April 2012 Meeting: P.D. James’ Death comes to Pemberley

Prepared by member Mary

Many thanks to Marilyn for providing her comprehensive notes to guide our discussion.

With 20 previous novels to her credit, P. D. James’ reputation as the greatest living writer of British crime fiction is well established. For this novel James decided she would be “self-indulgent” and “combine my two lifelong enthusiasms, namely for writing detective fiction and for the novels of Jane Austen, by setting my next novel at Pemberley.” James said she was “concerned to write a true detective story with the clues to the truth of what happened available to the reader and, I hope, an ending that is both believable and satisfying.” Unfortunately, in our view, the novel is neither believable nor satisfying.

As there was no regular police force in Britain in 1803, there is no modern-day detective like Inspector Adam Dalgleish to lead the investigation. It was the duty of local magistrates to investigate a crime and bring the accused to trial. The evidence is sparse, and contaminated by amateurs. The few clues available are either ignored or not followed rigorously, and in the end the mystery more or less solves itself. This is very disappointing for fans of James’ detective fiction as the novel does not follow the accepted genre of a “true detective story”.

Ponderous descriptions contrast the ordered world and domestic bliss of the Pemberley household with the gothic atmosphere of the crime scene in the Pemberley woodland. We were irritated by numerous repetitions of background stories, particularly the suicide of the reclusive great-grandfather, and the unfortunate young man hanged for poaching. In Darcy’s mind these past events still reflect poorly on the honoured name of Pemberley and serve to over-emphasise his heightened sense of duty and his guilt that in marrying Elizabeth he has once again placed Pemberley’s good name in jeopardy. Some members commented that Darcy’s angst gives a postmodernist twist to the story.

Many of the characters from Pride and prejudice are altered to varying degrees, but Wickham remains the arch-villain. His resolute silence is not for the protection of others but a self-serving bid to preserve his relationship with Lydia and the support provided by her wealthy sisters. Although it is very convenient for the plot, we questioned why Lydia remains childless, and felt that this deserved an explanation.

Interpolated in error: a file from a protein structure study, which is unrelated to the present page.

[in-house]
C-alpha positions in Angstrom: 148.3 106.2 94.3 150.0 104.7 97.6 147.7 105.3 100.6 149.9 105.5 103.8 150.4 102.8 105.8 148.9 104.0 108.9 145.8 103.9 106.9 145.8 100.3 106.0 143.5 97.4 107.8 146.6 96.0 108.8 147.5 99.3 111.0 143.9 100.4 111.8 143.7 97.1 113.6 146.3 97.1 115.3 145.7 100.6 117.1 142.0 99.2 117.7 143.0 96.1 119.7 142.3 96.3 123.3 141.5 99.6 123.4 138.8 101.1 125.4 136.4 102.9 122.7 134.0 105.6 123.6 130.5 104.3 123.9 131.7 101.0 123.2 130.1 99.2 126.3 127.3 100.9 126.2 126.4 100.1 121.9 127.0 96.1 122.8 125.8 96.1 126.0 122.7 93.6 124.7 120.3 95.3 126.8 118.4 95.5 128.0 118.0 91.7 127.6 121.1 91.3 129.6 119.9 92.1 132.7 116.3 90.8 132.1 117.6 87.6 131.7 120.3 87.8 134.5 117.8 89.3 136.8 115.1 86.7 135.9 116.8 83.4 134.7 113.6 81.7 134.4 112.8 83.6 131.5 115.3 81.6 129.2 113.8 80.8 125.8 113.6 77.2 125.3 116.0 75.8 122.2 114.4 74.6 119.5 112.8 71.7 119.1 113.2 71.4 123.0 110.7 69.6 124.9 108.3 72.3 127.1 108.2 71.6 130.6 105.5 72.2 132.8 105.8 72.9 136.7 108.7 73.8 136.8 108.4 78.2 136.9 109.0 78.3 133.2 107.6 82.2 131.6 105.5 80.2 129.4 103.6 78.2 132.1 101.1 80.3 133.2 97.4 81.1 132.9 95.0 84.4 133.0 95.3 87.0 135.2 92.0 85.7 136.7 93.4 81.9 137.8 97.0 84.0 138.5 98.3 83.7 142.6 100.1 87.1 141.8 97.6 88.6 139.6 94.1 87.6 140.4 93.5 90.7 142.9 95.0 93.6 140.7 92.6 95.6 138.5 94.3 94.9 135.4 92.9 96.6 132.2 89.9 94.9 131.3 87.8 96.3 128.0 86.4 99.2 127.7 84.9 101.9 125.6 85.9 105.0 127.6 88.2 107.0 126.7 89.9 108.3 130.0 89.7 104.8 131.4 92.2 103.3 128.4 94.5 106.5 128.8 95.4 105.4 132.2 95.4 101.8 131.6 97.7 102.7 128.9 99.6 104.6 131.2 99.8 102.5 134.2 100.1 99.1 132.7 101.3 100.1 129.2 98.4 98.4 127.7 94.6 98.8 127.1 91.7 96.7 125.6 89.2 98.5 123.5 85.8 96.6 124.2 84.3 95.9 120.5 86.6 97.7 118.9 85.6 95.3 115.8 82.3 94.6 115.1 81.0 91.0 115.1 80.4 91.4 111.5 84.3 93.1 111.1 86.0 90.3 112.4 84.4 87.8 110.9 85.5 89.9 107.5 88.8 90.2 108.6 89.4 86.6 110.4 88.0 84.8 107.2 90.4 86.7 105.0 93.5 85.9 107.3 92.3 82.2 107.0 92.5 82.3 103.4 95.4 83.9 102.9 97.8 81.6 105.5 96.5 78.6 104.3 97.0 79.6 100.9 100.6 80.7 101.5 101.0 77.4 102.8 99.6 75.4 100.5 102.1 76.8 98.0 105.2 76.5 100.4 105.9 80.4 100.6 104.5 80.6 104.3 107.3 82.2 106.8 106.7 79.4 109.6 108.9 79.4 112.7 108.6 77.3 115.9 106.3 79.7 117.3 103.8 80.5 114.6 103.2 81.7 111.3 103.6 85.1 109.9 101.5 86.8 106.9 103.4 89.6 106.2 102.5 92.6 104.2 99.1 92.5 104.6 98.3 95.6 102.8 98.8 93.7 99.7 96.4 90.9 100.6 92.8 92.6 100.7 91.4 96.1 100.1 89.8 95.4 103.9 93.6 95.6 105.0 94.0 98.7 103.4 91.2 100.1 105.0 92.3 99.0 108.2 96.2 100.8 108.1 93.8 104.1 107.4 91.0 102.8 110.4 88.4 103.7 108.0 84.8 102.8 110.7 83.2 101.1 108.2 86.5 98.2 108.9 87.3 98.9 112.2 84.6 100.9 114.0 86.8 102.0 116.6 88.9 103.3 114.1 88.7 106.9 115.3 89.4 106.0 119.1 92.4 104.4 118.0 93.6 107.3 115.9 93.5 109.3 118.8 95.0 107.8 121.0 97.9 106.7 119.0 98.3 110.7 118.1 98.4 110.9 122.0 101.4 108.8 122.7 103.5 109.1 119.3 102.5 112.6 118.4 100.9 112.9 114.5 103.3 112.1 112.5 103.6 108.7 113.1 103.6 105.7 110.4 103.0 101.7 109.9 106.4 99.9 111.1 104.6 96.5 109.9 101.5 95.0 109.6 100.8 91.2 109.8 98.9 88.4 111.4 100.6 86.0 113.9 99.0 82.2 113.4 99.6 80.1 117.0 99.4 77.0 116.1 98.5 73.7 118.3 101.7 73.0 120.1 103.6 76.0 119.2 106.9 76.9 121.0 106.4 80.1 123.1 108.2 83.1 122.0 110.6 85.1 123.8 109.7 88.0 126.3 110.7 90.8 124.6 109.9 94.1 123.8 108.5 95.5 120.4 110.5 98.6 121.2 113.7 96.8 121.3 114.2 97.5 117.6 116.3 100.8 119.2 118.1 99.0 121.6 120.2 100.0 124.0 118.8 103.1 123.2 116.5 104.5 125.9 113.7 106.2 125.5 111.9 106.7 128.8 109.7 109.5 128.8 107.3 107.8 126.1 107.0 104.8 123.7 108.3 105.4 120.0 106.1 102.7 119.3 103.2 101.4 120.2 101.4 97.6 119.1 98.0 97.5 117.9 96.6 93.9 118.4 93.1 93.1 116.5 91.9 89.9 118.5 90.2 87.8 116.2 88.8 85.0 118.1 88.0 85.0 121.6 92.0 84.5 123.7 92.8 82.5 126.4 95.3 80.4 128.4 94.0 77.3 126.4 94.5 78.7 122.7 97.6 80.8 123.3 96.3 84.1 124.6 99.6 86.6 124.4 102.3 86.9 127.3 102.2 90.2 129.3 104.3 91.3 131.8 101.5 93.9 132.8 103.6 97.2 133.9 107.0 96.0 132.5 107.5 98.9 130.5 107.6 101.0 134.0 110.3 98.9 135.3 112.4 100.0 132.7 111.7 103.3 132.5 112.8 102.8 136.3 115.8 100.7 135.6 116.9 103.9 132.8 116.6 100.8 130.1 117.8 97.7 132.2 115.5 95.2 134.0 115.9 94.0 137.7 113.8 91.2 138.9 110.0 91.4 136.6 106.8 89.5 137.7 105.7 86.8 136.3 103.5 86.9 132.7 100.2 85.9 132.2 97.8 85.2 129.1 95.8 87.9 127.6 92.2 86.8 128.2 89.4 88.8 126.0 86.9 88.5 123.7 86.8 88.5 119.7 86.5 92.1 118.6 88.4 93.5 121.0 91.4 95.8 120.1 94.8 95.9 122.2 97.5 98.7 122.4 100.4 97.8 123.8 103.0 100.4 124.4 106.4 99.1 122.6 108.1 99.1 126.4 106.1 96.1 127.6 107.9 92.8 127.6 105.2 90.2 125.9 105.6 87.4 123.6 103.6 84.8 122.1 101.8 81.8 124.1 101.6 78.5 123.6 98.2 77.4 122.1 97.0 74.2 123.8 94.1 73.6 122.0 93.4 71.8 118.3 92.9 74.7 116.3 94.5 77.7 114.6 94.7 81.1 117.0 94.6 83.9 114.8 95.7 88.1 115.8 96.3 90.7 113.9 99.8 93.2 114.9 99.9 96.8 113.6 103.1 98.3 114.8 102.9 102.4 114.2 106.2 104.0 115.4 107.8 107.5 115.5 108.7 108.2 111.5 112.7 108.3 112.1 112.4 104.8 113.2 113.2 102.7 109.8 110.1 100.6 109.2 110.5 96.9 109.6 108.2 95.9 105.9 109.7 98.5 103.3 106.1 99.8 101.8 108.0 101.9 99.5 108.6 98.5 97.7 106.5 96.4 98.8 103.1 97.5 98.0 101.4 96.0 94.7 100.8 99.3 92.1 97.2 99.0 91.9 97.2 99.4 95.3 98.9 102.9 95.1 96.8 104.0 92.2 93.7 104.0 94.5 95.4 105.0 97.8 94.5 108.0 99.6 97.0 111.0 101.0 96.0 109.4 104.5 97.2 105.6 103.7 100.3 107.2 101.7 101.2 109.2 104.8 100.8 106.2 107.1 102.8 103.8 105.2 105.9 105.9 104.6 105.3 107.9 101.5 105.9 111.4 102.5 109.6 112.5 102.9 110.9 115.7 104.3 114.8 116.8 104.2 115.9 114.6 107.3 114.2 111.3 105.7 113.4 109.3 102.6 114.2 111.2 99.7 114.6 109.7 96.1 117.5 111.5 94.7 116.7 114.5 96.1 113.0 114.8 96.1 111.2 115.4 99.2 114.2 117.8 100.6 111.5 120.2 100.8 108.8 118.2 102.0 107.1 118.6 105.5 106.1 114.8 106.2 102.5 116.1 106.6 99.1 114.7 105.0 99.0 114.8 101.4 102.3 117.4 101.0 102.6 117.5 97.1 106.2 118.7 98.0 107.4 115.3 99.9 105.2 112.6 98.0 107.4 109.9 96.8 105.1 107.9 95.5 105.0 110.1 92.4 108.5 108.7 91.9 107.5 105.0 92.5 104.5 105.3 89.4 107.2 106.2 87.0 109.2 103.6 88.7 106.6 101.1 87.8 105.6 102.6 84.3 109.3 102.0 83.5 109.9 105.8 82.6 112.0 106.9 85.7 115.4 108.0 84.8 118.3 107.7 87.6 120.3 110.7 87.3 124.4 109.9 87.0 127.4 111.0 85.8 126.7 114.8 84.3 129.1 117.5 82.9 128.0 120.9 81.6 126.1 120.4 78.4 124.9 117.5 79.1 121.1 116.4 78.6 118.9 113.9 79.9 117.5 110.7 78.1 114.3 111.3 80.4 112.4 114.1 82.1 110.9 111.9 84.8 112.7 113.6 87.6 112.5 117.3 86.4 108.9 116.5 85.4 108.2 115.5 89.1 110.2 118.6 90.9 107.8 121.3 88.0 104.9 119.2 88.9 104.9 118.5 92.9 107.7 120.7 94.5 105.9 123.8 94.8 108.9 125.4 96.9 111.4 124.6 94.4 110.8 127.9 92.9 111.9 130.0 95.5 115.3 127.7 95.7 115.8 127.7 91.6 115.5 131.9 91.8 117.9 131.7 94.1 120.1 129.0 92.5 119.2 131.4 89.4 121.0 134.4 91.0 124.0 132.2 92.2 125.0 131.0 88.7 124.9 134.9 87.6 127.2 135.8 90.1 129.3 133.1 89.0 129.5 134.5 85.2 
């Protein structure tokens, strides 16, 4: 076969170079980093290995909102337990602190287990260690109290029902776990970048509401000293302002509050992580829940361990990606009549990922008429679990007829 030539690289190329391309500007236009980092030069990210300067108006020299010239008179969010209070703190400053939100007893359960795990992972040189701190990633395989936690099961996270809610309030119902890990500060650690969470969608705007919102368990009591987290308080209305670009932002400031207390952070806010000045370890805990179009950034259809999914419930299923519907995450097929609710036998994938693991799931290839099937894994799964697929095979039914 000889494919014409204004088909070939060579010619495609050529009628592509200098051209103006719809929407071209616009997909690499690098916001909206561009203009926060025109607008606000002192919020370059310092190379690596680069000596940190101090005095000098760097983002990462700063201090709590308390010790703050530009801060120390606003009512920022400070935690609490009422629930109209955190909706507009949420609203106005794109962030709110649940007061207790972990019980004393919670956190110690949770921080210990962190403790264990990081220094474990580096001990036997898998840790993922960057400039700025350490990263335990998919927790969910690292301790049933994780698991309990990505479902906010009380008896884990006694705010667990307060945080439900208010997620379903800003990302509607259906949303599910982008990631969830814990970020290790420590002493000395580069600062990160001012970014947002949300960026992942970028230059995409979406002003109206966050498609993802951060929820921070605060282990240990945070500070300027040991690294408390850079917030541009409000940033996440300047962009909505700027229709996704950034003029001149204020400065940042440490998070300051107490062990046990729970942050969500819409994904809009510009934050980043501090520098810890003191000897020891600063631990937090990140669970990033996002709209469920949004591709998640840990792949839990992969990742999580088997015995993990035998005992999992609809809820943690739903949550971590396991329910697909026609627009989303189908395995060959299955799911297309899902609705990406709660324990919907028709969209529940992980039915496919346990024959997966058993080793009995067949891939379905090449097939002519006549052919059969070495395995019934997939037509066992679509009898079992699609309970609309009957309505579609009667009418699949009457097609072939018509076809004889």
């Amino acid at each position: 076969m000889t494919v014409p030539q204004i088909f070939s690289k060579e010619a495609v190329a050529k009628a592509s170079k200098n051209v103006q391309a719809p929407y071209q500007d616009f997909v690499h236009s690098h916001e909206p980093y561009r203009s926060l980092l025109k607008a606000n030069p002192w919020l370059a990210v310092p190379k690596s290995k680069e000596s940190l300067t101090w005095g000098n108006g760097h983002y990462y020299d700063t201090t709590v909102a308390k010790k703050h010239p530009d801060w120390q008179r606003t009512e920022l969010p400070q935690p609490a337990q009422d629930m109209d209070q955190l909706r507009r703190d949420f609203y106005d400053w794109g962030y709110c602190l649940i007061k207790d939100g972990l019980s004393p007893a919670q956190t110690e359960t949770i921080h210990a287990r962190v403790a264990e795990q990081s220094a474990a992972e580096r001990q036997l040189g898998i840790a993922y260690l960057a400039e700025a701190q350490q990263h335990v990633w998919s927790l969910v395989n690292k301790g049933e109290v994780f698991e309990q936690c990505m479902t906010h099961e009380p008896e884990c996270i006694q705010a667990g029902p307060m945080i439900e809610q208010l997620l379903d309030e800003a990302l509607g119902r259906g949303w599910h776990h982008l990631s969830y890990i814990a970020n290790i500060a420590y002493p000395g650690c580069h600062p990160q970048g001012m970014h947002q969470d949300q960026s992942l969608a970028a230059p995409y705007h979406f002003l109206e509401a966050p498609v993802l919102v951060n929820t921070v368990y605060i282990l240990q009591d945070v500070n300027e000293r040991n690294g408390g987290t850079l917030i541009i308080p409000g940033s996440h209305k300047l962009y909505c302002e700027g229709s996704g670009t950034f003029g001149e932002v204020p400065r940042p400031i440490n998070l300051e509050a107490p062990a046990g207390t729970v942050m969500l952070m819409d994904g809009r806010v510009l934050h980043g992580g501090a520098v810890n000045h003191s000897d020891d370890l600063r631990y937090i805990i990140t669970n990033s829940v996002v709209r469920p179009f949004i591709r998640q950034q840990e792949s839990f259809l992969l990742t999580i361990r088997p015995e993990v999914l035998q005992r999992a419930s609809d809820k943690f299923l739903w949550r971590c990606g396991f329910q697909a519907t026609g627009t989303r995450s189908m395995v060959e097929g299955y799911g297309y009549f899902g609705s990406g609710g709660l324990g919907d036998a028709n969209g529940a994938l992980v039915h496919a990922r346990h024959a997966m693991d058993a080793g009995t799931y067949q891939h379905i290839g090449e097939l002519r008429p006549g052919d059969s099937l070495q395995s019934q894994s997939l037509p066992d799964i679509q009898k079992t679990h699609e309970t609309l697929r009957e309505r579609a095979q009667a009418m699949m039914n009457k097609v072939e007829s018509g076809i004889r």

There are occasional flashes of humour in the style of Austen’s famous wit and irony, but for the most part the mood is sombre. Like Austen, James uses the theatricality of her scenes to advantage, although here they are more Dickensian, especially with the minor characters and in the crowded and unruly London courtroom. The in-the-nick-of-time deathbed confession is very dramatic, but seems implausible.

Thanks to Margaret for finding the very amusing “Mind your language” column from The Spectator (17/24 Dec. 2011). The columnist (Dot Wordsworth!) can’t resist playing the Downton Abbey game with this novel, i.e. spotting all the anachronisms. These are many and varied but ‘Dot’ acknowledges that it is hardly fair, as “Lady James did not set out to write the book in the language of Jane Austen”. She hopes Lady James will not be as irritated by this ‘silly game’ “as Lord Fellowes appeared to be by the Downton blunder-hunt.”

Business

  • 3 apologies were received.
  • Penguin Books Australia offered us a copy, for review on our blog, of Jennifer Paynter’s spinoff novel, Mary Bennet. Jenny volunteered to write the review.
  • Next meetings: May 19: Jane Austen’s letters – 1801-1806; June 16: Secondary sources for Pride and prejudice
  • Future meetings (dates TBD): Viewing of Prof. Amanda Vickery’s The many lovers of Jane Austen; Margaret’s report on her literary tour of SE England; and, hopefully, a guest speaker from the ANU

The meeting concluded with quotes as usual, but no quiz this month, as both our quizmaster and his deputy were “off duty”.

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